Loyalty to the Absent

Description

Do you ever feel compelled to bad talk your spouse in front of others or your children? Learn why this is always a mistake.

Mommy,” young Billy asked his mother on the way to school, “where are all the idiots?”

“What!” his mother said in disbelief, “Where on earth did you learn that?”

Confused by his mother’s reaction, young Billy answered, “Yesterday when daddy took me to school we saw five idiots along the way.”

What do you say about your mate in front of your kids? Is it positive or negative? Is it uplifting or does it leave your children with a bitter taste in their mouth? These were questions someone recently asked me. As I considered them, I became incredibly convicted. Like Billy’s father, countless dishonoring words and negative phrases flooded my mind. It’s not like I go around calling my wife an idiot or swearing like a sailor. That’s not my style. However, the times that I made sarcastic comments or gossiped about my wife–these were the things I thought about. Paul’s words in James 3:5-6 are so true, “Likewise the tongue is a small part of the body, but it makes great boats. Consider what a great forest is set on fire by a small spark. The tongue also is a fire, a world of evil among the parts of the body. It corrupts the whole person, sets the whole course of his life on fire, and is itself set on fire by hell.” That’s pretty clear. But you might be thinking, “Come on Greg…What’s the big deal?” The problem with what we say in front of others—but especially our children—is threefold.

First, when we gossip or talk negatively about our mate in front of our children it can cause insecurity. As it says in Proverbs 20:19, “A gossip betrays confidence; so avoid a man who talks too much.” Likewise, when our children hear us talking about others, at some level, they begin to wonder what we say about them when they’re not present. Gossip breeds insecurity in our loved ones–especially children. This is why our goal should be “loyalty to the absent.” In other words, we should strive to honor our mate with our words (tongues) when they are not present. This creates trust and confidence in our family. If they don’t hear you gossiping about others they will not wonder what you are saying about them when they are gone.

Second, speak negatively about our mate it can cause others to develop negative beliefs about that person.

Negative thinking is when one person consistently believes that the motives of the other are more negative than is really the case. The listener’s attitude may change from one of admiration to faultfinding. Then, much of what of what your mate does is interpreted in a negative light. He or she can do no right in the eyes of the person who is developing the negative beliefs. The major problem with negative thinking is that what humans believe about another, they tend to see and hear even if it isn’t true. In other words, what you believe about another person (positive or negative), you will find evidence of that belief in everything he or she says or does. Romans 14:14: “…but to him who thinks anything to be unclean, to him it is unclean.”

Third, gossip can poison our children. Gossip has the ability to fester deep inside someone, ready to explode at any time. As it says in Proverbs 26:22, “The words of a gossip are like choice morsels; they go down to a man’s inmost parts.” When we talk negatively about people, those little ears listening can begin to take up an offense against that person. When I was young my father used to tell me countless stories about his older brother Ronnie. My Uncle Ronnie would pick on my father, would tease him and do various other dastardly deeds. As you could only imagine, the first time I met my Uncle Ronnie when I was about five, the reception wasn’t as positive as Ronnie probably envisioned. After the two brothers warmly embraced, my father introduced me. As my Uncle affectionately extended his arms to greet me, I walked up, looked him right in the eyes, shouted, “This for my daddy!” and punched in square in the gut. Vengeance had been mine! Oddly enough, my Uncle Ronnie and I were never that close.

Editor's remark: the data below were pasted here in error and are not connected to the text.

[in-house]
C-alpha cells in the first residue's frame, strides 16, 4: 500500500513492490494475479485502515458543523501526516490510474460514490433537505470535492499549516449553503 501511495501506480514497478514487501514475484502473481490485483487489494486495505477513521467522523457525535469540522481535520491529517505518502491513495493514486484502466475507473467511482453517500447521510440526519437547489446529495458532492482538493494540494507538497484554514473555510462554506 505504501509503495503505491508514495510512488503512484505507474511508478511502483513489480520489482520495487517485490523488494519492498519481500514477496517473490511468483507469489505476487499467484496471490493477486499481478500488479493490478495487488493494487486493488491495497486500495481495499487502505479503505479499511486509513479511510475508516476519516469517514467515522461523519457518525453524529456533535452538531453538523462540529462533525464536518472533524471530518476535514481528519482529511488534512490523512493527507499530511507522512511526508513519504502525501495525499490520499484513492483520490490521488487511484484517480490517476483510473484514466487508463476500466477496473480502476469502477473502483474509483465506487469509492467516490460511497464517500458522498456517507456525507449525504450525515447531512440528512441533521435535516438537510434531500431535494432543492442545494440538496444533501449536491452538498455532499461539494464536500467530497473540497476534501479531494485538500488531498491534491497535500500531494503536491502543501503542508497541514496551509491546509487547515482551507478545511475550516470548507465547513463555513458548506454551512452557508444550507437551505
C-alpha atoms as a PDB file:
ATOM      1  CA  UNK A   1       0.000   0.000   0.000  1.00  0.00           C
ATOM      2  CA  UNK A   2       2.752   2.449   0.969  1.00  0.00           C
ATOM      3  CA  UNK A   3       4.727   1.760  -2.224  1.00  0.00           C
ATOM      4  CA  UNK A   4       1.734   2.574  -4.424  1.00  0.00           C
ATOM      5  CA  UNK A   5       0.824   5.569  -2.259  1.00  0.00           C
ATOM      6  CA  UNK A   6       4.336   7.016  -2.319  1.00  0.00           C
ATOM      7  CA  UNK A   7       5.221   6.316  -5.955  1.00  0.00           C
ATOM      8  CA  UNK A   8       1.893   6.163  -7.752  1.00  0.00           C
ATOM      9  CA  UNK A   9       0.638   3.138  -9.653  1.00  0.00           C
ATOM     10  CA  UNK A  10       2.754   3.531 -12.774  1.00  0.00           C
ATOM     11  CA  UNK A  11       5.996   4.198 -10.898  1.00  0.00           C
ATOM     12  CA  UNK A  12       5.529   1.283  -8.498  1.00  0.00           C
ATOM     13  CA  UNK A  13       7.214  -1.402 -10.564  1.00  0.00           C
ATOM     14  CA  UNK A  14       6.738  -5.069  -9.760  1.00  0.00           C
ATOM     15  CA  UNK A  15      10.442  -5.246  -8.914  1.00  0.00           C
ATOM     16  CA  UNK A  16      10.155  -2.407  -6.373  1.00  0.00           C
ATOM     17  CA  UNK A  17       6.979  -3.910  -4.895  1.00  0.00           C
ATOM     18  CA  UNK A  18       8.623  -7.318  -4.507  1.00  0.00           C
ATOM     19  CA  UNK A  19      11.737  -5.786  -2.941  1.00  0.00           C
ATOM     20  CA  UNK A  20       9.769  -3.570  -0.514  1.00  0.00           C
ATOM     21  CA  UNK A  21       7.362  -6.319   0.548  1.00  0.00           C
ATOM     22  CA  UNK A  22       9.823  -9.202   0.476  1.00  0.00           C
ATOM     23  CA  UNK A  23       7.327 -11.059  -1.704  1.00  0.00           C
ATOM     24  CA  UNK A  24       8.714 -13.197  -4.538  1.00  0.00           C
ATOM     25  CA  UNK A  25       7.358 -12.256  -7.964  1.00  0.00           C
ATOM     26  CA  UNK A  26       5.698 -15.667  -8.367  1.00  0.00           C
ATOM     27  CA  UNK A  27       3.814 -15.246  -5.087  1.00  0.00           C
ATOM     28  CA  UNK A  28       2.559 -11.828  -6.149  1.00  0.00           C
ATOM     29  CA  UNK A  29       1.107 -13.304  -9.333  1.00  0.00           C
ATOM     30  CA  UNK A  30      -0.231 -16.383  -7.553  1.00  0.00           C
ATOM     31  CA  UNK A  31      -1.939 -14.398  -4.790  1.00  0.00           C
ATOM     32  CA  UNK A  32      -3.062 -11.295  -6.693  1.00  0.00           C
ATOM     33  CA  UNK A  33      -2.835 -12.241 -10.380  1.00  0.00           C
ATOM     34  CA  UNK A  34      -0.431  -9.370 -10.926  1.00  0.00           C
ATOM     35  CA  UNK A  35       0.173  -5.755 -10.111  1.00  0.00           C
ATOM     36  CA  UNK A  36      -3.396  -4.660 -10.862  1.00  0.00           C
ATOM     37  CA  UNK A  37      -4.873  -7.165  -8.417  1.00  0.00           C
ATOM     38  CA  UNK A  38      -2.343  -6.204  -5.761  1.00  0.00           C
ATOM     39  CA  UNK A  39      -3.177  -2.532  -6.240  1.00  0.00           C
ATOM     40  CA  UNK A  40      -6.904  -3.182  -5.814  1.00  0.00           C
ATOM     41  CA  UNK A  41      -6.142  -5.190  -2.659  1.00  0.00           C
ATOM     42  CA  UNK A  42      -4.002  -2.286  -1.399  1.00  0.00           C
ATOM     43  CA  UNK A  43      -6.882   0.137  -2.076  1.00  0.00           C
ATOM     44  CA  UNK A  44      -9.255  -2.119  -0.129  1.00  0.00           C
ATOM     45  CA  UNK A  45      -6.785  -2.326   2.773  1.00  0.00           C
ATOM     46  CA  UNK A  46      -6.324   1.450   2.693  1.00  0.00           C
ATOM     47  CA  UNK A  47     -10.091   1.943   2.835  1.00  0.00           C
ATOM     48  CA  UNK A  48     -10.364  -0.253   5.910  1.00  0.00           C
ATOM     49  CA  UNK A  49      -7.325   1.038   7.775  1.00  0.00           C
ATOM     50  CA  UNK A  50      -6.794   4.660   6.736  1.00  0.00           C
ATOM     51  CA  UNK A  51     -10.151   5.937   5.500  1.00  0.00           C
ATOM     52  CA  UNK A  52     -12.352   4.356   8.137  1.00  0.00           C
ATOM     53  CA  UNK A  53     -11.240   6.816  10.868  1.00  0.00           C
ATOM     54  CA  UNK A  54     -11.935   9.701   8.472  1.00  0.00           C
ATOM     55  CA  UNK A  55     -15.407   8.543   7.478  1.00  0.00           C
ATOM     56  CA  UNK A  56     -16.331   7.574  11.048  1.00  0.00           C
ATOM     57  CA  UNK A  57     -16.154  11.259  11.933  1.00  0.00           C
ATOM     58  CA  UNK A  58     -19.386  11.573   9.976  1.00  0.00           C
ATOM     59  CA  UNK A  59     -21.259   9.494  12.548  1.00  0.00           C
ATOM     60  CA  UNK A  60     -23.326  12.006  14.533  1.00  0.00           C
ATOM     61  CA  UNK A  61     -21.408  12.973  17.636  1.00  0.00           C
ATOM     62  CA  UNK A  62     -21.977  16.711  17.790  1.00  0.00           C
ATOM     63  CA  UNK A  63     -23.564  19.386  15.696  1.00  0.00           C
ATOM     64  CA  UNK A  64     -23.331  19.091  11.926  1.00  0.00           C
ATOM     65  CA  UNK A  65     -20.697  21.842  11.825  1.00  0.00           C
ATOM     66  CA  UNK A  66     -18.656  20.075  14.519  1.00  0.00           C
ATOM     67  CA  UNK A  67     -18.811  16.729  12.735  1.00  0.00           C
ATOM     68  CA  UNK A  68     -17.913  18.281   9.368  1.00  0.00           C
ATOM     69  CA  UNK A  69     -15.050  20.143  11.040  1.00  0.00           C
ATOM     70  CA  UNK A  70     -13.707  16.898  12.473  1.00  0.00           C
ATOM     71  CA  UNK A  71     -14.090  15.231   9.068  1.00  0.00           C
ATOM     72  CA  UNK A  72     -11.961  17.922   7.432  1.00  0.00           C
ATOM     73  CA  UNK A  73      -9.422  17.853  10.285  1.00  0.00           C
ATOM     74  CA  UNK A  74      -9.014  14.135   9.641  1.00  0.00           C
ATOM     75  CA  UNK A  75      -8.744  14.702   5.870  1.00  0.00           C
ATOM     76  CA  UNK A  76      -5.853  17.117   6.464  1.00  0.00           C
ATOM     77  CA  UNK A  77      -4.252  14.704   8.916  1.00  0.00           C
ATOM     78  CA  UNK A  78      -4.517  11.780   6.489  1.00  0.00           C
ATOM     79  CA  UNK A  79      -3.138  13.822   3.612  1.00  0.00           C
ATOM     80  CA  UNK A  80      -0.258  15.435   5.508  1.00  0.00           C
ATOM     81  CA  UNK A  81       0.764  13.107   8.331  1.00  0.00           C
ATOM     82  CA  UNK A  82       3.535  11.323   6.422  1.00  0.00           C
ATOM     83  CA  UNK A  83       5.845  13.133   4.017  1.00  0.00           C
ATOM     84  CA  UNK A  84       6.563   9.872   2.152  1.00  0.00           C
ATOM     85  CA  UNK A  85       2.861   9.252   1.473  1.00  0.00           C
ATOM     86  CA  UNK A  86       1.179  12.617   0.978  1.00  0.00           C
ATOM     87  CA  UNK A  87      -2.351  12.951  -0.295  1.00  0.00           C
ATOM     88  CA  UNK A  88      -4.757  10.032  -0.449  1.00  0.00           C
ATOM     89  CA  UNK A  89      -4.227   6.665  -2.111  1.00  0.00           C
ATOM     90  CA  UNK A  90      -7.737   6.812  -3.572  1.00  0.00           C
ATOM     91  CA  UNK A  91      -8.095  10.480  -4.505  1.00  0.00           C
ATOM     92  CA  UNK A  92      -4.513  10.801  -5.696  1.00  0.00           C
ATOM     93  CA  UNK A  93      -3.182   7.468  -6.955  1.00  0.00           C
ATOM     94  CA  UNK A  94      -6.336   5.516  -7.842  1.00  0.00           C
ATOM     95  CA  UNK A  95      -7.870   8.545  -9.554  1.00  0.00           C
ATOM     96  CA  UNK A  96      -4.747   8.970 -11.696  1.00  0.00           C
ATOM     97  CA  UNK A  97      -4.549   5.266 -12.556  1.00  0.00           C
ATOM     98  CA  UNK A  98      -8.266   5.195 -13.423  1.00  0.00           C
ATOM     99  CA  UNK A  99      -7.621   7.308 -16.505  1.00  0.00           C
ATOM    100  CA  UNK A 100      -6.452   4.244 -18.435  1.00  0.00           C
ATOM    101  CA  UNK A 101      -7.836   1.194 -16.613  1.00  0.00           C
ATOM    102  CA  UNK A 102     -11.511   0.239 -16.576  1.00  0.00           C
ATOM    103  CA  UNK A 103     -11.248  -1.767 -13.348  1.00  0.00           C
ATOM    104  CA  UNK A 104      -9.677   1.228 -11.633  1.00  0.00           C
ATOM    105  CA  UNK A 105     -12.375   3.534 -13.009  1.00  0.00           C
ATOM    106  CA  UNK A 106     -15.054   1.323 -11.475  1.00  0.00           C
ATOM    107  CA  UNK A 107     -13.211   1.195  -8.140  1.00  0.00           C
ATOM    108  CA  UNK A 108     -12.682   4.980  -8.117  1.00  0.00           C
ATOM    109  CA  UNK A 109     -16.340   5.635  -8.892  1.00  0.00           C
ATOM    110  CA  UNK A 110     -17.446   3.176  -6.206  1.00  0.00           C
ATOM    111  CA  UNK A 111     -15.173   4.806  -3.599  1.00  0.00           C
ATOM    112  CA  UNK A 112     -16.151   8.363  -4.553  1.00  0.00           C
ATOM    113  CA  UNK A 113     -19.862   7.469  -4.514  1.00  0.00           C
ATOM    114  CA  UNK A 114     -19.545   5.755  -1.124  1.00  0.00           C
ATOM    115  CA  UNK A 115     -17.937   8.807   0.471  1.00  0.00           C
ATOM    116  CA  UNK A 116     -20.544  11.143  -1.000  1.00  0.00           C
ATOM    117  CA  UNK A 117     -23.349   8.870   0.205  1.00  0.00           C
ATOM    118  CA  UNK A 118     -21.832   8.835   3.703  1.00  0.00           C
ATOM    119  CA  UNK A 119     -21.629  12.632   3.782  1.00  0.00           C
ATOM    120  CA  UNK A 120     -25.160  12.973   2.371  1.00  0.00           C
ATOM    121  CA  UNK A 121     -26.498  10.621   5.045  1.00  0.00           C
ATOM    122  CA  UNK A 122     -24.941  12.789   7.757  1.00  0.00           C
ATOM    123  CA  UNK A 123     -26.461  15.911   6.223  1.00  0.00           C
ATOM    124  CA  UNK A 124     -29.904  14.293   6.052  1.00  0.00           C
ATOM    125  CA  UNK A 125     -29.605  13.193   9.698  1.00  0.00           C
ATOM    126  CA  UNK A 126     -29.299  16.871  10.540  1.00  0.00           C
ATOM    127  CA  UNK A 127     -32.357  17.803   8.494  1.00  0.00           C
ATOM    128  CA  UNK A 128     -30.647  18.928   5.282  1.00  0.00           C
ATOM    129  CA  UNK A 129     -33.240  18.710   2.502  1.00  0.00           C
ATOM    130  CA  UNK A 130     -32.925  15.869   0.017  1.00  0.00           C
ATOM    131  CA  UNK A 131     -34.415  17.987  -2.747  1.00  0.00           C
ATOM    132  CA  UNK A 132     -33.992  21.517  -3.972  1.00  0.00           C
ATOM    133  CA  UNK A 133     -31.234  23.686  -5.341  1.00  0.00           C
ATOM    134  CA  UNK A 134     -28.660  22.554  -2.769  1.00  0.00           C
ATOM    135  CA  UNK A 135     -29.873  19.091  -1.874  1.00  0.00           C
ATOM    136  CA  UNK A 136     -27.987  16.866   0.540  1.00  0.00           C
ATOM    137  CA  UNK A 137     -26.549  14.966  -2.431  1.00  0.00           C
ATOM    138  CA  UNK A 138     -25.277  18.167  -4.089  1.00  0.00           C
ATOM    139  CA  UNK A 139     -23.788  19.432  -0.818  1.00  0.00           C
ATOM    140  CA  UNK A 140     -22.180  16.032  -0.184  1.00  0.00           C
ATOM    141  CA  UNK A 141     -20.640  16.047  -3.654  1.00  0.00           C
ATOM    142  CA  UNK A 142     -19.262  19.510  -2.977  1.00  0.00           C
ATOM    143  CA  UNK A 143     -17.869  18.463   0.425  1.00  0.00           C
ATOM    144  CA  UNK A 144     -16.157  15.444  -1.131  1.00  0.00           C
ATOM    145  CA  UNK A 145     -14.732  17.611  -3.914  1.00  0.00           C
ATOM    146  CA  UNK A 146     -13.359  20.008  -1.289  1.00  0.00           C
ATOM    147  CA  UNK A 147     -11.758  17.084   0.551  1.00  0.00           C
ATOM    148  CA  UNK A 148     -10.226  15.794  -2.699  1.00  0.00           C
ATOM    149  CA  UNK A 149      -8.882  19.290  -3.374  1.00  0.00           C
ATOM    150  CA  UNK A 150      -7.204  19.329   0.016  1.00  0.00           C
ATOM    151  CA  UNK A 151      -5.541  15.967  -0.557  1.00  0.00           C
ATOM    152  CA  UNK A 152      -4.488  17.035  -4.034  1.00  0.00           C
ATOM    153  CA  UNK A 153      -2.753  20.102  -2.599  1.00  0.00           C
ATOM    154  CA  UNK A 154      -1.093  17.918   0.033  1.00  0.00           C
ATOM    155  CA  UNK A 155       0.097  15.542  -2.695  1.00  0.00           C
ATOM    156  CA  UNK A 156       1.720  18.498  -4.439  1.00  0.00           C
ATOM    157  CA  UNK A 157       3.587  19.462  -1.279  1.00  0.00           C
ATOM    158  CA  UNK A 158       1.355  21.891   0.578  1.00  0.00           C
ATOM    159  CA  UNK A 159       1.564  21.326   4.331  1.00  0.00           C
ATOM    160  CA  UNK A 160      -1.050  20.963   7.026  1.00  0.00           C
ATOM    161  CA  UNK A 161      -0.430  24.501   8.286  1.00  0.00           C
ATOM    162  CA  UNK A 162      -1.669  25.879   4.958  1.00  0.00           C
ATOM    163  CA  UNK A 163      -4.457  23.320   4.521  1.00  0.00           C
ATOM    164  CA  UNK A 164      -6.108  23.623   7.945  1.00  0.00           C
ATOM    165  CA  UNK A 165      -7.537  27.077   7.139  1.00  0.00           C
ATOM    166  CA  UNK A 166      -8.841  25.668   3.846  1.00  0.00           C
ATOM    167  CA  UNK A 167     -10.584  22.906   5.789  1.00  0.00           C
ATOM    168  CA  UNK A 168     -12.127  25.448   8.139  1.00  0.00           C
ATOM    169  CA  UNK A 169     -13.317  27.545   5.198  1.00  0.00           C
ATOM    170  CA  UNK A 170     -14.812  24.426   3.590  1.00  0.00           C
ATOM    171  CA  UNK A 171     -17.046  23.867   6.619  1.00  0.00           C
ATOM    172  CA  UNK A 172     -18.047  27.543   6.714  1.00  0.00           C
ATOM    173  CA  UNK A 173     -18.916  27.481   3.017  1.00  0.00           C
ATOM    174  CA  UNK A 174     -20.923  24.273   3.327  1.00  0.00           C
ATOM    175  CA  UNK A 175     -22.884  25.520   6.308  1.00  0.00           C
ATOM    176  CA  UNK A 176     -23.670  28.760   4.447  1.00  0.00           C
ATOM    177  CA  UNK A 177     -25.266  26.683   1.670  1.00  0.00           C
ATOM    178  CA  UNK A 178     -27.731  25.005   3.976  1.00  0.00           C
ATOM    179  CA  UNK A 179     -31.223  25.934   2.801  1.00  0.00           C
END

If you have been guilty of gossip or speaking negatively about your mate in front of others, the single greatest thing I’d encourage you to do is to keep track of our loved one’s positive behavior. It’s important for couples to be aware of what their mate’s does that is positive and to respond accordingly. A mate may already be doing some positive things, but you may not be totally aware of them. For a start, try to notice methodically what your mate already does that pleases you. In order to note pleasing actions, spouses begin to really look at each other. This will force you to break through the barriers that obstruct your vision of your mate’s good deeds.

The apostle Paul recognized the importance of this when he wrote: “Finally, brethren, whatever is true, whatever is honorable, whatever is right, whatever is pure, whatever is lovely, whatever is of good repute, if there is any excellence and if anything worthy of praise, let your mind dwell on these things.” (Philippians 4:8). Then as your mind dwells on the positives you can then “brag” about those things. You can go from gossiping about your mate to bragging on them.

My experience with Uncle Ronnie reminds me why I shouldn’t gossip in front of my children. Not only can it foster insecurity, but it can foster negative beliefs and can pollute the relationship between that person and my children. I do not want my children to take up an offense against others. Instead, through my words, my desire is “loyalty to the absent” and to be a blessing to everyone. “Through the blessing of the upright a city is exalted, but by the mouth of the wicked it is destroyed” (Proverbs 11:11).

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